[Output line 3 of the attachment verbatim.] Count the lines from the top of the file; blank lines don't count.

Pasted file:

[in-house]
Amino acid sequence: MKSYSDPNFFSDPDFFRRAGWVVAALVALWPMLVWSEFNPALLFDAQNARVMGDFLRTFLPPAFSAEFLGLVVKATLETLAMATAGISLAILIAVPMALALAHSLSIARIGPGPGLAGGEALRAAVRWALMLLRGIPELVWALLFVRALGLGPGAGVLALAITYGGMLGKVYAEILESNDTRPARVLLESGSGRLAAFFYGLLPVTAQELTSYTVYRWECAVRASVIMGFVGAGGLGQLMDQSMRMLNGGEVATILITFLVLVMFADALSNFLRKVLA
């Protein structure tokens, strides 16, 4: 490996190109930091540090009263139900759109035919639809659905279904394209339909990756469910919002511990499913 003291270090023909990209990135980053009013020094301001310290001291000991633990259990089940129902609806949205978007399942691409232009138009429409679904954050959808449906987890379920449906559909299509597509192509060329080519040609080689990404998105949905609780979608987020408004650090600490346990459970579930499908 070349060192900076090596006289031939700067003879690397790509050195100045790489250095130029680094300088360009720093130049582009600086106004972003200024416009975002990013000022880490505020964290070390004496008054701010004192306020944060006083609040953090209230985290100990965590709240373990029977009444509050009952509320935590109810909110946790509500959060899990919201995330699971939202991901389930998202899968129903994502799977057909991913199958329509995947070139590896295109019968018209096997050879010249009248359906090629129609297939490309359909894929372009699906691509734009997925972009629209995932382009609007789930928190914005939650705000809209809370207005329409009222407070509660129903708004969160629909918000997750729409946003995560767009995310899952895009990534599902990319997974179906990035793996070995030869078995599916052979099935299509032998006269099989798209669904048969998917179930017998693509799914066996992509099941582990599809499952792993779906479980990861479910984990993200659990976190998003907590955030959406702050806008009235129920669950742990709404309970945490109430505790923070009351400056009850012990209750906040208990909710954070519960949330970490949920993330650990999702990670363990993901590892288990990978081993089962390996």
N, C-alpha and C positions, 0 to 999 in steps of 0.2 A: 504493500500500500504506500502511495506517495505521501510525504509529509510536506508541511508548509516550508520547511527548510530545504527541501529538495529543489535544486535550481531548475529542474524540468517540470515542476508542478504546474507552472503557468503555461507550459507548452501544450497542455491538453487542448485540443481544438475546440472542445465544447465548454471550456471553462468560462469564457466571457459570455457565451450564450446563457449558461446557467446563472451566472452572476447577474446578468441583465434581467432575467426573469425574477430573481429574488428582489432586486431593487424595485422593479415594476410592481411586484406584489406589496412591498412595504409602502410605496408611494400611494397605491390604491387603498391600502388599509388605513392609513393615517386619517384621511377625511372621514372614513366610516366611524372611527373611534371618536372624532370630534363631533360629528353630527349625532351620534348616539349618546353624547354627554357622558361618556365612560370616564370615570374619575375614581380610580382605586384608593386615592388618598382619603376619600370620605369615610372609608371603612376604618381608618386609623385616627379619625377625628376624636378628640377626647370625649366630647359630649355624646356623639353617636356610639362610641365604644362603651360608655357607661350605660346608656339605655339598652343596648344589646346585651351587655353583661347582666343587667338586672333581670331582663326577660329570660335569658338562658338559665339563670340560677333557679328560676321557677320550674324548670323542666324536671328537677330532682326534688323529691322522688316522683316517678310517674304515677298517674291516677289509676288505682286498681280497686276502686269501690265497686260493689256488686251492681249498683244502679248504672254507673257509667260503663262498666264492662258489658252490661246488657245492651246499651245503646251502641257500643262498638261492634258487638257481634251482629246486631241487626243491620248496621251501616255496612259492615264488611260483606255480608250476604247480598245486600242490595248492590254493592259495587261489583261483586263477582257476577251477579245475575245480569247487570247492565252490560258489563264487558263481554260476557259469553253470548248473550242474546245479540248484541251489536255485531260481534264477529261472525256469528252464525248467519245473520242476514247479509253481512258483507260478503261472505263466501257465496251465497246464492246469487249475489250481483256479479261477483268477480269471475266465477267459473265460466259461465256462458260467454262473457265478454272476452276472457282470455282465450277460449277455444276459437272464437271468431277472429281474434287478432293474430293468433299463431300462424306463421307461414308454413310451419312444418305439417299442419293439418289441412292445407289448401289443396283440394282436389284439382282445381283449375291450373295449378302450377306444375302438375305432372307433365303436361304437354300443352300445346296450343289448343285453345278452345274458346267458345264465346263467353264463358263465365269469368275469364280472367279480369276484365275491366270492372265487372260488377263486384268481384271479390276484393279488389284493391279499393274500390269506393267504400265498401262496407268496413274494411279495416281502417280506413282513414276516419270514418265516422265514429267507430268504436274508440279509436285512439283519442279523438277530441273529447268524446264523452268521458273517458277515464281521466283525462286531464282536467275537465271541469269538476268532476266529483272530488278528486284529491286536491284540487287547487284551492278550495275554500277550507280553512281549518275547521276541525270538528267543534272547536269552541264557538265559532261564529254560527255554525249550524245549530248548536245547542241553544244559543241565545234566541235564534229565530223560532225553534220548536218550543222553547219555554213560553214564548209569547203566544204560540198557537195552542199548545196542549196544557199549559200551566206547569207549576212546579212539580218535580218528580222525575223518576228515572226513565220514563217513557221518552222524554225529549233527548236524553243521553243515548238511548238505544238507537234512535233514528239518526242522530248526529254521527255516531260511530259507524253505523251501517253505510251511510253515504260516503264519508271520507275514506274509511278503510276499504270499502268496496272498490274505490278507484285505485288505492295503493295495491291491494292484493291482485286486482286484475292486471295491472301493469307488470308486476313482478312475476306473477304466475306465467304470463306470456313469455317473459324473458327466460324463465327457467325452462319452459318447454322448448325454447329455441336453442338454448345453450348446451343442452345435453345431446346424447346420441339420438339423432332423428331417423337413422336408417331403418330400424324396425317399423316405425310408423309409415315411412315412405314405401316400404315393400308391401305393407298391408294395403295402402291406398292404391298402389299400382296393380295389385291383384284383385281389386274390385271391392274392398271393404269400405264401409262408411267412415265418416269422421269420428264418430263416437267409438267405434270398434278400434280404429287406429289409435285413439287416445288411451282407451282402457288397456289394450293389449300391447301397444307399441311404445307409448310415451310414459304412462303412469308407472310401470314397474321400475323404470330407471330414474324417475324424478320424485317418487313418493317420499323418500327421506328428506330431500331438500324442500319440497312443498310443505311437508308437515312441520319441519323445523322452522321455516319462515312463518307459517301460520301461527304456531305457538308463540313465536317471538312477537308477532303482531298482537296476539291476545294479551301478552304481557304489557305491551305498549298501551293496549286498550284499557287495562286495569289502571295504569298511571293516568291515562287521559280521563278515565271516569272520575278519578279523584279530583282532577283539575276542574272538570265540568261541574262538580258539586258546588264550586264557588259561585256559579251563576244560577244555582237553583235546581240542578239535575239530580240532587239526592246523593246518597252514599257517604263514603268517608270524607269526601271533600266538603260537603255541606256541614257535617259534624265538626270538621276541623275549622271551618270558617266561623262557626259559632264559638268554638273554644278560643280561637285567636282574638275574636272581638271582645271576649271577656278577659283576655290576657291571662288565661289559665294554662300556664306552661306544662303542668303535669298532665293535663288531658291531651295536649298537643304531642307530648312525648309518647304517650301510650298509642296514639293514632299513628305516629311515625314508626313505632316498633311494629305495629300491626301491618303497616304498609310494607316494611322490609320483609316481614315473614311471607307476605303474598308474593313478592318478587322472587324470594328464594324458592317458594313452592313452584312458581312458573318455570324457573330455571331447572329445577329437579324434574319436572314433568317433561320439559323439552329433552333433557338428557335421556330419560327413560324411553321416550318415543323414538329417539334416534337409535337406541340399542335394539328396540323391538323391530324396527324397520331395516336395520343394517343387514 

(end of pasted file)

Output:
């Protein structure tokens, strides 16, 4: 490996190109930091540090009263139900759109035919639809659905279904394209339909990756469910919002511990499913 003291270090023909990209990135980053009013020094301001310290001291000991633990259990089940129902609806949205978007399942691409232009138009429409679904954050959808449906987890379920449906559909299509597509192509060329080519040609080689990404998105949905609780979608987020408004650090600490346990459970579930499908 070349060192900076090596006289031939700067003879690397790509050195100045790489250095130029680094300088360009720093130049582009600086106004972003200024416009975002990013000022880490505020964290070390004496008054701010004192306020944060006083609040953090209230985290100990965590709240373990029977009444509050009952509320935590109810909110946790509500959060899990919201995330699971939202991901389930998202899968129903994502799977057909991913199958329509995947070139590896295109019968018209096997050879010249009248359906090629129609297939490309359909894929372009699906691509734009997925972009629209995932382009609007789930928190914005939650705000809209809370207005329409009222407070509660129903708004969160629909918000997750729409946003995560767009995310899952895009990534599902990319997974179906990035793996070995030869078995599916052979099935299509032998006269099989798209669904048969998917179930017998693509799914066996992509099941582990599809499952792993779906479980990861479910984990993200659990976190998003907590955030959406702050806008009235129920669950742990709404309970945490109430505790923070009351400056009850012990209750906040208990909710954070519960949330970490949920993330650990999702990670363990993901590892288990990978081993089962390996």